Chapter

The Wonder of Their Voices

Alan Rosen

in The Wonder of Their Voices

Published in print November 2010 | ISBN: 9780195395129
Published online January 2011 | e-ISBN: 9780199866588 | DOI: http://dx.doi.org/10.1093/acprof:oso/9780195395129.003.0006

Series: Oxford Oral History Series

The Wonder of Their Voices

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This chapter reviews the intricate history of Boder's wire recordings—a history the basic facts of which are still being pieced together. The significance of the recordings is great in its own right—Boder's are the earliest audio recordings of Holocaust survivor testimony. The chapter details the history of recording in the social sciences as a way to appreciate Boder's coming to his idea. Yet the afterlife of the recordings, especially their eventual deposit at the Library of Congress and the obscurity surrounding them, tells a story of compartmentalization and confusion. Boder's aural recordings also invite a consideration of the larger context of Holocaust testimony and the manner in which, with the onset of video, audio recording of testimony has been all but phased out. This phasing out has had its effects, moreover, on the use of audio testimony archives. Even the critical terms used to discuss Holocaust testimony celebrate video at the expense of audio. These trends in responding to Holocaust testimony dovetail with the undervalued place of what has come to be called “sound culture”.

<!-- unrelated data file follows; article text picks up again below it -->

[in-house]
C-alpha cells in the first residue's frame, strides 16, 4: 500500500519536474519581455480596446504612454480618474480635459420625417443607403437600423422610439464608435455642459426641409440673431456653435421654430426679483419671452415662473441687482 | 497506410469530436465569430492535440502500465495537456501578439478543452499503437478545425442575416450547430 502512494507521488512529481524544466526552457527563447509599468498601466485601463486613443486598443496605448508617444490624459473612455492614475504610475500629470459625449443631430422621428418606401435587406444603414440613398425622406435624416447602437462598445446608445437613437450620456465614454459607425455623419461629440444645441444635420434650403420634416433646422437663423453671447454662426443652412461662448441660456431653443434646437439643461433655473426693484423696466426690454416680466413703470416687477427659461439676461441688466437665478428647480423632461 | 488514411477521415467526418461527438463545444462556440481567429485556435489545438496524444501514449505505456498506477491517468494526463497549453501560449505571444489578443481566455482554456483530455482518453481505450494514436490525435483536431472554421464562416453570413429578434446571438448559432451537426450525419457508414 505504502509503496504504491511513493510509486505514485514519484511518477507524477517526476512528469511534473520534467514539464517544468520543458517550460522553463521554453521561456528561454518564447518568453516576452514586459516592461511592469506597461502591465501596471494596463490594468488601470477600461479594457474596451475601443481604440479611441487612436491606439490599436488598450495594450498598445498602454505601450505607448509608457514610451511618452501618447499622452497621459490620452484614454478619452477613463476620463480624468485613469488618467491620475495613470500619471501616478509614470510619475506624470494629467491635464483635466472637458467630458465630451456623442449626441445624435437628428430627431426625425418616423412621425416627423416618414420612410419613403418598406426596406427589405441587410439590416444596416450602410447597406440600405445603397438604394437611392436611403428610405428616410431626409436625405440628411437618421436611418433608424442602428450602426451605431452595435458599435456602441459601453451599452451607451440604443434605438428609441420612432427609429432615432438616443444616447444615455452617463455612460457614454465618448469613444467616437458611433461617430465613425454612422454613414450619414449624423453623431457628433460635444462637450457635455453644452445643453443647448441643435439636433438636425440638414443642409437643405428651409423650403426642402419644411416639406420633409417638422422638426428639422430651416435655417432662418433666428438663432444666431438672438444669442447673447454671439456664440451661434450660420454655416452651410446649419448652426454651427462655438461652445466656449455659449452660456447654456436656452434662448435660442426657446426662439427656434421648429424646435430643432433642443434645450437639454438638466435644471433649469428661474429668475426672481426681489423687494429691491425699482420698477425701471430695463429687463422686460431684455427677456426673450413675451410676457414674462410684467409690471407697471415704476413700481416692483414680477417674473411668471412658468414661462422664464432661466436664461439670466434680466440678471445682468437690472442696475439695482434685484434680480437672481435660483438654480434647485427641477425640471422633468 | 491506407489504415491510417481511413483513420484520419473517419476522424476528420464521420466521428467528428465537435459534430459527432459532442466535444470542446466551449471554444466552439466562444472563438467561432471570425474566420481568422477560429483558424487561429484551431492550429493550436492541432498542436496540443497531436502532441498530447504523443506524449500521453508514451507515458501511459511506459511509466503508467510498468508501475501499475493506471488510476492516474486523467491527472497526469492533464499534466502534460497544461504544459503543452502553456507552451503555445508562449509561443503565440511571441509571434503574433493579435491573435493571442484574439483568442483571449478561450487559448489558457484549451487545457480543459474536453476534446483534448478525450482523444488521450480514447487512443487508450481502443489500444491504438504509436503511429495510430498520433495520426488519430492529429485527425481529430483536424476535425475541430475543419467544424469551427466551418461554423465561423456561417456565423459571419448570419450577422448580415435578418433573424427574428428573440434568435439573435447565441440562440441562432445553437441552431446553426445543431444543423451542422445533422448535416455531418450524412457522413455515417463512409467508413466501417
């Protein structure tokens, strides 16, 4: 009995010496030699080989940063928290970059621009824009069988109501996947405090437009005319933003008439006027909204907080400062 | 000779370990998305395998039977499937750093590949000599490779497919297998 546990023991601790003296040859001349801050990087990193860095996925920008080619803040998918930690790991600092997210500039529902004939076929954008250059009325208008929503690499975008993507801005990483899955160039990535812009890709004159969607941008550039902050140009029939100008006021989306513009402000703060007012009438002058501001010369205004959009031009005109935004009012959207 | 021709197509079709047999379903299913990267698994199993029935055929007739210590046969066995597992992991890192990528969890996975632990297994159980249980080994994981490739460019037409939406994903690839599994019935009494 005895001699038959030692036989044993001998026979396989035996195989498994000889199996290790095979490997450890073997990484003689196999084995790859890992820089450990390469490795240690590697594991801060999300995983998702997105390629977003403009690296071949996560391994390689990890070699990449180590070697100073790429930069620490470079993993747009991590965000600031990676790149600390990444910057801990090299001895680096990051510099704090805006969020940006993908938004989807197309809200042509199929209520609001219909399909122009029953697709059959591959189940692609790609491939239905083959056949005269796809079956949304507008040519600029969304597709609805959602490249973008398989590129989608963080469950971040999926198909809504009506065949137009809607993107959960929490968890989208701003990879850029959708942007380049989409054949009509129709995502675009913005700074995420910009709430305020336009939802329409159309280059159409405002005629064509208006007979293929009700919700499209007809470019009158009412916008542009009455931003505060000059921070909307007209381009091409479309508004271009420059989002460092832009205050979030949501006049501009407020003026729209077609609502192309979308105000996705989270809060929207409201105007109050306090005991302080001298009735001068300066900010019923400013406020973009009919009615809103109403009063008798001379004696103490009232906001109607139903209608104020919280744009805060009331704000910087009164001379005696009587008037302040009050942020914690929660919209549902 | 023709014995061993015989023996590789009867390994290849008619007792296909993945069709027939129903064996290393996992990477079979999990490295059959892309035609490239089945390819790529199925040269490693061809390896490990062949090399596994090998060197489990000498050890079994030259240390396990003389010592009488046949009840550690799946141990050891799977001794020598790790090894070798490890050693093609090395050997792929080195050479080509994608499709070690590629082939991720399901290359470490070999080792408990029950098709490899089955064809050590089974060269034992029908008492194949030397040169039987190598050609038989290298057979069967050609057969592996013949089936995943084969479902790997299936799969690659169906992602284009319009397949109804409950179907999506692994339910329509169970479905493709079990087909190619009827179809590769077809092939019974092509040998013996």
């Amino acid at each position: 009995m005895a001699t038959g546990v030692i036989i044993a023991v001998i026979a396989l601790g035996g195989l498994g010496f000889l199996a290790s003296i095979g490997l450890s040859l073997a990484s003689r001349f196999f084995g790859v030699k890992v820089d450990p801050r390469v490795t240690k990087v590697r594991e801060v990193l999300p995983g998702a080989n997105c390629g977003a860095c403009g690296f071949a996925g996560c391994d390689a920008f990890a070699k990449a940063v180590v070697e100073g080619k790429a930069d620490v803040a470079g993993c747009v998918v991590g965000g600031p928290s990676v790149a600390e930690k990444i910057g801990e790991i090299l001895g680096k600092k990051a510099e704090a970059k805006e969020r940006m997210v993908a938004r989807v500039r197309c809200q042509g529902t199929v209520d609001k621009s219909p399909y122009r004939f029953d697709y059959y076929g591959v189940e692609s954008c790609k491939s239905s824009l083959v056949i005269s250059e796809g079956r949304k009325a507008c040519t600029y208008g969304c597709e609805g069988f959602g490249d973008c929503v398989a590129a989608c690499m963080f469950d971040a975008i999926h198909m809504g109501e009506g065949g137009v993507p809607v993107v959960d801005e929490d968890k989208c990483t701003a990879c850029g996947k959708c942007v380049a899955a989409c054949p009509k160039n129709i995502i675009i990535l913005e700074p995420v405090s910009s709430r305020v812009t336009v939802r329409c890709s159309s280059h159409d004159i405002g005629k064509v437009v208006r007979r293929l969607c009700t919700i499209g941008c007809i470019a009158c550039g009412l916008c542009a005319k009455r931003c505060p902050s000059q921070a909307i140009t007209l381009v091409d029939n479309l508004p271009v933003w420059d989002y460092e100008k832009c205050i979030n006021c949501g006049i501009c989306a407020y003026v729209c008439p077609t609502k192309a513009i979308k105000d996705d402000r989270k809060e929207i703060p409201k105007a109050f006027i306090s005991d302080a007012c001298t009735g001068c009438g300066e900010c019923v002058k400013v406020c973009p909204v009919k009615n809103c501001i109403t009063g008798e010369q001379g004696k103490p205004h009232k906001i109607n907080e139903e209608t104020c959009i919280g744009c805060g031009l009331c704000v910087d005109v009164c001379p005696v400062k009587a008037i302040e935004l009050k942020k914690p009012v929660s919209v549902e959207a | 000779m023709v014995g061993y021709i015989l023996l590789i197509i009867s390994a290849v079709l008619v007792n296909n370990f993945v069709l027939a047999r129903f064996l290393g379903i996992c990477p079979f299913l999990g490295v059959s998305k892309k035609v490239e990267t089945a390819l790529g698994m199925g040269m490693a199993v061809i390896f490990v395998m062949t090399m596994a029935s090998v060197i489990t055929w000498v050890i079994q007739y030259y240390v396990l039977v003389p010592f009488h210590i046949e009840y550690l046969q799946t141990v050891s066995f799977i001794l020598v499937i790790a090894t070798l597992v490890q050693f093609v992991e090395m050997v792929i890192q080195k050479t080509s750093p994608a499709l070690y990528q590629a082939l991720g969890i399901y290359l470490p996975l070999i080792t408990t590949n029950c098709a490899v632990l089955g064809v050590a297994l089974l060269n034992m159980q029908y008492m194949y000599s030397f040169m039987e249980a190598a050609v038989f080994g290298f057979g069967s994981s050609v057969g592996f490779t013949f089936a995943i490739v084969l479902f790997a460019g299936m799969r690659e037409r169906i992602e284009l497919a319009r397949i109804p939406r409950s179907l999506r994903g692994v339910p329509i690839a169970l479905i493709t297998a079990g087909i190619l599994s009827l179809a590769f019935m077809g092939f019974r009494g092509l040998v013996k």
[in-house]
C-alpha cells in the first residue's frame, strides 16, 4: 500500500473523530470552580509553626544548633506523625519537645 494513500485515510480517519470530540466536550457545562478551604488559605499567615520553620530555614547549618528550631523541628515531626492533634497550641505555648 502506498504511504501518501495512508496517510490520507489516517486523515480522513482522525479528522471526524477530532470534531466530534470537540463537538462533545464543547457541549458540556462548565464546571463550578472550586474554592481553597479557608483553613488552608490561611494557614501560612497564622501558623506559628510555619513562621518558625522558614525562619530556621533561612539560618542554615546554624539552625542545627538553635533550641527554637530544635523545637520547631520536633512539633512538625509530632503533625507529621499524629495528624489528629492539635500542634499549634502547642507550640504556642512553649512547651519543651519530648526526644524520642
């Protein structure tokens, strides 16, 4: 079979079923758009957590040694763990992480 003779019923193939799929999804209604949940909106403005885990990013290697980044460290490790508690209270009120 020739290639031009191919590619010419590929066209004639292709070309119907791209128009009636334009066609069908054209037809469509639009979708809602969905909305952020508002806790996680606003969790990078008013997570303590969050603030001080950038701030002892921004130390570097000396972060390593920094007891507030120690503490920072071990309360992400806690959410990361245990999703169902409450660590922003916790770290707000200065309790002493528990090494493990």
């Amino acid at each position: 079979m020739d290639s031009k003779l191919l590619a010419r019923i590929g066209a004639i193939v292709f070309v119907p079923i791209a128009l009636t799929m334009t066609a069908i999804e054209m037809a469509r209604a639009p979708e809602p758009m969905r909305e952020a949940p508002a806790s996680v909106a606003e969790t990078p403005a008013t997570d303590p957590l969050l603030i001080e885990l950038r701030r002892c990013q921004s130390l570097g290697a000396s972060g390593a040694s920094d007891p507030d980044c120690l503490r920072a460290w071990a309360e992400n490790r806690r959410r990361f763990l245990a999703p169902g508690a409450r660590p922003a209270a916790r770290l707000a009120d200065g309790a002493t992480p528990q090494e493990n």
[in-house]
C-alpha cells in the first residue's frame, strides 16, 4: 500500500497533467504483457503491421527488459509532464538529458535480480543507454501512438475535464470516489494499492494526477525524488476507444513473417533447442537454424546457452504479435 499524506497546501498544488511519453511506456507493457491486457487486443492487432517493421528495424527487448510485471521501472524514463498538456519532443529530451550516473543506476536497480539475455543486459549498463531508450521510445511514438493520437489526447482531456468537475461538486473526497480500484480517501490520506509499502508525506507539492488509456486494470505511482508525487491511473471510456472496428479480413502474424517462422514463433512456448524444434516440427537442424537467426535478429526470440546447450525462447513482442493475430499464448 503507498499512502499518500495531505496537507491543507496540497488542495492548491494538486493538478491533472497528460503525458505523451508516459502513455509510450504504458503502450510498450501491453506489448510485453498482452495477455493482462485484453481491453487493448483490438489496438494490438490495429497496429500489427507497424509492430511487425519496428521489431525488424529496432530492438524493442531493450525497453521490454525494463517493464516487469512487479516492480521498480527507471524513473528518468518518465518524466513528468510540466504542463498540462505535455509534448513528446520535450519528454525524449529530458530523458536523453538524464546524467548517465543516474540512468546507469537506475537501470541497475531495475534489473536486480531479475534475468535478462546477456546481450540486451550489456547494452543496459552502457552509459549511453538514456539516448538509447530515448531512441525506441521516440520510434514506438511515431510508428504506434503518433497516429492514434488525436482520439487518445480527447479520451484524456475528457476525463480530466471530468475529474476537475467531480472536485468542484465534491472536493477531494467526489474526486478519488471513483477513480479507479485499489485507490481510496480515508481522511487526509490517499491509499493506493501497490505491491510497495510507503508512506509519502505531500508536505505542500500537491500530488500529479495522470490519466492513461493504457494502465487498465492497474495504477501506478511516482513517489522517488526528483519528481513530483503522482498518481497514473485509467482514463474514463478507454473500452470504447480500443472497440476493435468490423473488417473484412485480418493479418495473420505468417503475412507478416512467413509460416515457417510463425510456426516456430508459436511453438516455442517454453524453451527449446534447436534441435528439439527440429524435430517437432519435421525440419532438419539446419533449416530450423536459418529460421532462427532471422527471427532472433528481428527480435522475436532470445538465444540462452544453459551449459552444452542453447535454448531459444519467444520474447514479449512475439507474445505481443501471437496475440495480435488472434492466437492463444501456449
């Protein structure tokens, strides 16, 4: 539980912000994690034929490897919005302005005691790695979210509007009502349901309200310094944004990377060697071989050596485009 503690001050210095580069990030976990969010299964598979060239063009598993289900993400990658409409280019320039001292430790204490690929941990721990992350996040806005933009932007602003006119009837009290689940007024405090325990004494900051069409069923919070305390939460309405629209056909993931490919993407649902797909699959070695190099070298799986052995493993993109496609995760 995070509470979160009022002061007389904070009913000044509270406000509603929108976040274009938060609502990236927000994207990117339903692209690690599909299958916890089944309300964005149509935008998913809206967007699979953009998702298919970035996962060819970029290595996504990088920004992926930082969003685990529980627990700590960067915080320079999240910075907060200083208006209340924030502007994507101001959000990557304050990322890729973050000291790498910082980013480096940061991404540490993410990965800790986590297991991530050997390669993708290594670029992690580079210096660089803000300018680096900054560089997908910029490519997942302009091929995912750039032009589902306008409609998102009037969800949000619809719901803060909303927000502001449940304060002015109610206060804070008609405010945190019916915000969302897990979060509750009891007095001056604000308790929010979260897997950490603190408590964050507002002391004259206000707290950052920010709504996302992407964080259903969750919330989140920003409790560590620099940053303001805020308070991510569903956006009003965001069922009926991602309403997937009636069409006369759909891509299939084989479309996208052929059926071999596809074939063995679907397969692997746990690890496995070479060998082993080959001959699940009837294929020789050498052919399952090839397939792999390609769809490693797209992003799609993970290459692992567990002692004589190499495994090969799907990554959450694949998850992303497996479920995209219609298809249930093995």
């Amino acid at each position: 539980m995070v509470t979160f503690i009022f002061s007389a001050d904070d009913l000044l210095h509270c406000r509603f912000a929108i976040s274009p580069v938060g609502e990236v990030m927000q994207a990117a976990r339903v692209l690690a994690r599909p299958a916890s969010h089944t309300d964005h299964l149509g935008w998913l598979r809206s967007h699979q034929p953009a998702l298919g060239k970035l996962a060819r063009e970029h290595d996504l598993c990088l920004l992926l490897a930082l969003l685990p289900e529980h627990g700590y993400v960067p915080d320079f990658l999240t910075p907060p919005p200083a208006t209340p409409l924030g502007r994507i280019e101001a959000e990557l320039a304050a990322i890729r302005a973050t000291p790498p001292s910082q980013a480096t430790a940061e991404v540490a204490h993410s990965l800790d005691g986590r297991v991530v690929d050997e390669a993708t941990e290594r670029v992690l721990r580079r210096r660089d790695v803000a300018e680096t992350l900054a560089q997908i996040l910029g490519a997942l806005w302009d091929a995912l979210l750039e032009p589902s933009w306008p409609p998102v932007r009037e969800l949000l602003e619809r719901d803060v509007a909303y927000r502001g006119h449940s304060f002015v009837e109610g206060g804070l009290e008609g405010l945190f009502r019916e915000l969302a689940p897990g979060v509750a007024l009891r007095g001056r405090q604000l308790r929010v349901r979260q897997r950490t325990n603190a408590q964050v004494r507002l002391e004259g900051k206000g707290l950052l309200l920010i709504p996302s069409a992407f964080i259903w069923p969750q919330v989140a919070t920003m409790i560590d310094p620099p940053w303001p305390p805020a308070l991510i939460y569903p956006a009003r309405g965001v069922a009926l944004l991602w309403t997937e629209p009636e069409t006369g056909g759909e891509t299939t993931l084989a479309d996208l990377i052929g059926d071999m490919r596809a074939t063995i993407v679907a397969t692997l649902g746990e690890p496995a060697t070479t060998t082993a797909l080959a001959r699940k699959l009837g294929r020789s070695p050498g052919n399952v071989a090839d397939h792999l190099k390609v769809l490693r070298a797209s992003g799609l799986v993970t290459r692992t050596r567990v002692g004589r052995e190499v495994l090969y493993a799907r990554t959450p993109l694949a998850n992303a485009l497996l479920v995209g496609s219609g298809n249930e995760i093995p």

Keywords: audio recorded testimony; video testimony; wire recorder; sound culture; Library of Congress; technology

Chapter.  12215 words. 

Subjects: Modern History (1700 to 1945)

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